Reflections on Munich

(I wrote this as a long Facebook status this morning, and it has received so much positive feedback, I am posting it here as well)

The Munich shootings are really affecting me. I have been moved and saddened by all the violence the world has experienced, and felt connected to the tragedies in various ways, most powerfully to the shootings at Pulse in Orlando, which left me numb and in emotional shock, even while I ministered to others in shock. 

Munich is different, because it is bringing up memories of a very different time in my life, a period that I don't often think about, although it was very good in many ways. 

I lived in Munich for five years as a US military family member. It was a small installation and many Munchners weren't even aware we were there. My then-husband, our son, and I had many friends outside the military community--German nationals as well as ex-pats--so we were blessed with opportunities to get to know the city as a lot of Americans never did. A gala for the Bavarian State Opera at the Olympia Park (a friend played violin in the orchestra); the best place for mussels, tucked away by the English Garden; sailing on the Starnberger See (Lake Starnberg)... Munich is a city of my heart--if I had a way to live there forever, I would.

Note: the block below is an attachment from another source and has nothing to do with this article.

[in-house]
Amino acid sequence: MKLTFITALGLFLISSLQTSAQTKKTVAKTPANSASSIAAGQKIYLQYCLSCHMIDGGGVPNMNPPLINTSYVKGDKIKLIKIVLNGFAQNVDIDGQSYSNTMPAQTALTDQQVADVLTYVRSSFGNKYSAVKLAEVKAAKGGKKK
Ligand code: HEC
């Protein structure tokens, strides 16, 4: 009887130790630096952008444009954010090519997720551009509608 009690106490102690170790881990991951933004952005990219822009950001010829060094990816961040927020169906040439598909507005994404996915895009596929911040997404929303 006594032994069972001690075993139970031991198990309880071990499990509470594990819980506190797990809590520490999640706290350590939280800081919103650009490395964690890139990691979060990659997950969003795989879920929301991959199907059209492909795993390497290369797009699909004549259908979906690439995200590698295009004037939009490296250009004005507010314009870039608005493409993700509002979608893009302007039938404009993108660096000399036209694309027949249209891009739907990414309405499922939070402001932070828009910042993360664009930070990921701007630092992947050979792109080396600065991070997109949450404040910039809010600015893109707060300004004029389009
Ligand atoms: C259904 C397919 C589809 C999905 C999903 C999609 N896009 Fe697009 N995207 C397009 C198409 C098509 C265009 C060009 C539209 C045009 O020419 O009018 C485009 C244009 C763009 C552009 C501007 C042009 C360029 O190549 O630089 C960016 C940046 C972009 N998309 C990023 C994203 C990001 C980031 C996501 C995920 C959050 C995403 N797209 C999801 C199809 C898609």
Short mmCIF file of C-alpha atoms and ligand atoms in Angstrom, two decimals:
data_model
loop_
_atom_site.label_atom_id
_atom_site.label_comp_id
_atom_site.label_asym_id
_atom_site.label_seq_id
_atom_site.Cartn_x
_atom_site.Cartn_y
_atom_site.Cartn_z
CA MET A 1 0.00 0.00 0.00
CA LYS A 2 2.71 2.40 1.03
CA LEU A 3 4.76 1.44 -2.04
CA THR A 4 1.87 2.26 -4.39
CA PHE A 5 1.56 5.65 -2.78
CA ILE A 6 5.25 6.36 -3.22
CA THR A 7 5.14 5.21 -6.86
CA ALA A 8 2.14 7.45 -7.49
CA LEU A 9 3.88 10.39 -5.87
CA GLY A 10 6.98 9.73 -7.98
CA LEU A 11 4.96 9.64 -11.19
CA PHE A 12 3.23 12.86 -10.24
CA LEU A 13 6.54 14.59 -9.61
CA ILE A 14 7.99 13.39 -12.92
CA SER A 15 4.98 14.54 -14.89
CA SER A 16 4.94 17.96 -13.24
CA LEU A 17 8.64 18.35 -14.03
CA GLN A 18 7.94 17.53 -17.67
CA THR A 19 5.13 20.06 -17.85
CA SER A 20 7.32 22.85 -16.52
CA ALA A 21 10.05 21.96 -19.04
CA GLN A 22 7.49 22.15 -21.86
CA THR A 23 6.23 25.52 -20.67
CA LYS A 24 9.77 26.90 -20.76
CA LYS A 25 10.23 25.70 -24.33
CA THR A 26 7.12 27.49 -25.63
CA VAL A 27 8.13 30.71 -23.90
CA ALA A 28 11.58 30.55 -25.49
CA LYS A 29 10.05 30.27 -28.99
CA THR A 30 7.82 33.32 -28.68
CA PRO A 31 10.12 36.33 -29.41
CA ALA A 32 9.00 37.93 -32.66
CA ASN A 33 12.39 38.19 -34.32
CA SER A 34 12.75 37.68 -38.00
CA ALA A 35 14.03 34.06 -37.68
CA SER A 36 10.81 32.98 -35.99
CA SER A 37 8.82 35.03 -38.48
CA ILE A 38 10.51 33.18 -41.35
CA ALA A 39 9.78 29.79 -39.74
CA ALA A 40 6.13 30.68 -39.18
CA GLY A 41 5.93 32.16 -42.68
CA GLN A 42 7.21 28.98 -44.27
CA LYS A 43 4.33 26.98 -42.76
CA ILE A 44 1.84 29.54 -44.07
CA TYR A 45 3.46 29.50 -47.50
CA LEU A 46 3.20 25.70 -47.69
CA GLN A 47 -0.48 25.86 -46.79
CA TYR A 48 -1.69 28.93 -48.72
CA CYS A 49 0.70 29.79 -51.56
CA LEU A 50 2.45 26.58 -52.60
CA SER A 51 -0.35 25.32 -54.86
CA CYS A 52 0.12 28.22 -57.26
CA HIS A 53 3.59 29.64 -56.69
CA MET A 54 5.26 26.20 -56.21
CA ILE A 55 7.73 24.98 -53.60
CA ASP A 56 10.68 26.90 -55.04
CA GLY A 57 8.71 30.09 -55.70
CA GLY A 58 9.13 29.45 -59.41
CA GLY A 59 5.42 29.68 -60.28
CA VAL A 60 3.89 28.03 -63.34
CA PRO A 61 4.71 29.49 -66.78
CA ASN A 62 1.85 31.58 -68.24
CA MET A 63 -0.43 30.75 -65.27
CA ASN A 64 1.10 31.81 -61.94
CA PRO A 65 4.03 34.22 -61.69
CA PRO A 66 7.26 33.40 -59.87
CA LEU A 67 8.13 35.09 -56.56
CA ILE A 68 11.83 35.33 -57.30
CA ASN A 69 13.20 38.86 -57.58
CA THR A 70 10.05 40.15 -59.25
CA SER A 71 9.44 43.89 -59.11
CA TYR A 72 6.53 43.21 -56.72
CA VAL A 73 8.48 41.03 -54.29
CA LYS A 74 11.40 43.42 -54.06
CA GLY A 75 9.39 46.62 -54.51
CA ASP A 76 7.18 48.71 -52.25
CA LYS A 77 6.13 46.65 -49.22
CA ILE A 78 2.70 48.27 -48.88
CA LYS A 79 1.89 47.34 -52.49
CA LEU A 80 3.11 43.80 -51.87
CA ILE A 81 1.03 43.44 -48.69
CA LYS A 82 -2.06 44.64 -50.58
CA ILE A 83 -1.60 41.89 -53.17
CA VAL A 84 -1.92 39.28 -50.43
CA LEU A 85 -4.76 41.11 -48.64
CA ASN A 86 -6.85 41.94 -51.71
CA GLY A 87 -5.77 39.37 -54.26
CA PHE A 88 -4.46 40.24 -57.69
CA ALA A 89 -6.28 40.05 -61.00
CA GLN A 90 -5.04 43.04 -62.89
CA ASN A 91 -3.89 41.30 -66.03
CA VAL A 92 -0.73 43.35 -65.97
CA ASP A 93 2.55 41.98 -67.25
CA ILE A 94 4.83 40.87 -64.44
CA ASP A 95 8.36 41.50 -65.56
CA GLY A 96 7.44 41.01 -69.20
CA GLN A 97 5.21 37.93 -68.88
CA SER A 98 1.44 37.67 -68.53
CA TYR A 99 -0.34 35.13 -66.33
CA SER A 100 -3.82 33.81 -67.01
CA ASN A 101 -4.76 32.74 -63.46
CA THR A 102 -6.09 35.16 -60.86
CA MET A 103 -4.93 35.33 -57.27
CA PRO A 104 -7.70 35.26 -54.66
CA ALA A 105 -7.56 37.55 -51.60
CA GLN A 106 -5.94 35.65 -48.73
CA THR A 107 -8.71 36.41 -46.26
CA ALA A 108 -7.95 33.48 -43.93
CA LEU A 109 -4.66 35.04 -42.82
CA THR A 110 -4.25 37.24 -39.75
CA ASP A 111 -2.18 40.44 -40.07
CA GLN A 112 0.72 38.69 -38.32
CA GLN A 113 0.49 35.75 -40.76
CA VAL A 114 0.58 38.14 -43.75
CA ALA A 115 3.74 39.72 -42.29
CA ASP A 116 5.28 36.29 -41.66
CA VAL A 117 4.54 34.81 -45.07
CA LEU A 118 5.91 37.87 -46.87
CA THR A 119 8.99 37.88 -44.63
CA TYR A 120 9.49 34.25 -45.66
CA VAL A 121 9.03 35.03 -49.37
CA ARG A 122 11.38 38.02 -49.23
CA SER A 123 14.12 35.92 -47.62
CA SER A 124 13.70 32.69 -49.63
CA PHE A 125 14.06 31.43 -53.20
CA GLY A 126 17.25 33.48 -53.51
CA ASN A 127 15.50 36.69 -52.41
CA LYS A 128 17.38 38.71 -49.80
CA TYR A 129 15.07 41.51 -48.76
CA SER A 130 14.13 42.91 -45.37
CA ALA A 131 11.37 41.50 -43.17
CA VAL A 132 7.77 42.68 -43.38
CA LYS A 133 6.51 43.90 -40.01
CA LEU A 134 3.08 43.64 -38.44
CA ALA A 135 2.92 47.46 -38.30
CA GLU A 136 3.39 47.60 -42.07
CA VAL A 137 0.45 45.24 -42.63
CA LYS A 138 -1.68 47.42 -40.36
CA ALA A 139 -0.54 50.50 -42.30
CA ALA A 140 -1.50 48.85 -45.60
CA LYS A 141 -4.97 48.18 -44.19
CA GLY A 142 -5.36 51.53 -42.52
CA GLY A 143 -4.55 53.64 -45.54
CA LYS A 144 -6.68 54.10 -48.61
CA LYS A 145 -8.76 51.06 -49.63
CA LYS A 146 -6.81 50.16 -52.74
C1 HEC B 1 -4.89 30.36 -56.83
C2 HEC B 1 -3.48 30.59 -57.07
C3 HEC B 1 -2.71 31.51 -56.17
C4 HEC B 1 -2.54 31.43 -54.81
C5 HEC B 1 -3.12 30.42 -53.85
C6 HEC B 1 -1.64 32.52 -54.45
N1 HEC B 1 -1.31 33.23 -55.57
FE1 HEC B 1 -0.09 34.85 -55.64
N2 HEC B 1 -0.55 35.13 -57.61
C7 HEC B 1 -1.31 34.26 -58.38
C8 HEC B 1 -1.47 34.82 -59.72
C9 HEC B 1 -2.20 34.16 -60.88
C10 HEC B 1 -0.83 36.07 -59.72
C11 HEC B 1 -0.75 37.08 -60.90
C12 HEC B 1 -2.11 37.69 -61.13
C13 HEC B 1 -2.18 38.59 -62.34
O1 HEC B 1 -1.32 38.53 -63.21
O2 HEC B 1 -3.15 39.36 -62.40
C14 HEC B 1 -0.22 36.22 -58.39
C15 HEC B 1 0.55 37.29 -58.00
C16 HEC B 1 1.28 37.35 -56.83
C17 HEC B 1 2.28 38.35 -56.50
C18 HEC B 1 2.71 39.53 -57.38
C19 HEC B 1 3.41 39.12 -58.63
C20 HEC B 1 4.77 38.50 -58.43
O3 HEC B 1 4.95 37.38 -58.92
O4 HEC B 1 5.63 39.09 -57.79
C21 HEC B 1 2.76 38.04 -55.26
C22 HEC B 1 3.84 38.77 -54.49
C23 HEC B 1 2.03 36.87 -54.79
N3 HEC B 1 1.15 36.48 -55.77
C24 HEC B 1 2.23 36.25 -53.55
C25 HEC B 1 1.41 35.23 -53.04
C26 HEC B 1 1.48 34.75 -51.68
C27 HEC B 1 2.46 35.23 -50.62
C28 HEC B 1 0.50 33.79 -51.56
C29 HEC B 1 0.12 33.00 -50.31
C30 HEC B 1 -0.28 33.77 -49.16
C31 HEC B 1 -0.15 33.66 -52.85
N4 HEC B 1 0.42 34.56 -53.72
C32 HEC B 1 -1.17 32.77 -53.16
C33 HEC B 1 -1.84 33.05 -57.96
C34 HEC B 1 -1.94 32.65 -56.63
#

We didn't shop at OEZ; it actually was on the opposite side of the city to where we lived, in the south-east side of Munich. But a friend lived near the Olympic Park, and so we probably dropped in, once or twice, I think. It's hard to remember, after 20+ years. 

But what I do remember is the warmth, the friendliness, of the Munchners. My German was never great--but they appreciated that I tried, and they loved that what I had learned and used was the Bavarian dialect (which made my High German-speaking teacher from Frankfurt shake his head in despair)! The laughter, the willingness to help this silly Amerikanerin (American woman), who at least had the wit to appreciate good German baking/clothing/music/produce/sport.... 

And then yesterday, to think of them hiding in storage rooms, finding refuge in cafes, in mosques, terrified in the confusion, people shot down at one of the city's landmarks.... It feels so incongruous, so wrong.

What is most tragic is that Munich is not alone in this. Munich is not unique. It feels that way to me, because it holds such a special place in my heart. But Paris holds a special place in other people's hearts; and Istanbul; and Mumbai; and Dallas; and San Bernardino--and Orlando. And so many more. 

I don't have any answers. I don't have any way to tie this off neatly and easily. 

Everywhere in the world is precious ground, and nowhere in the world should be a killing ground.

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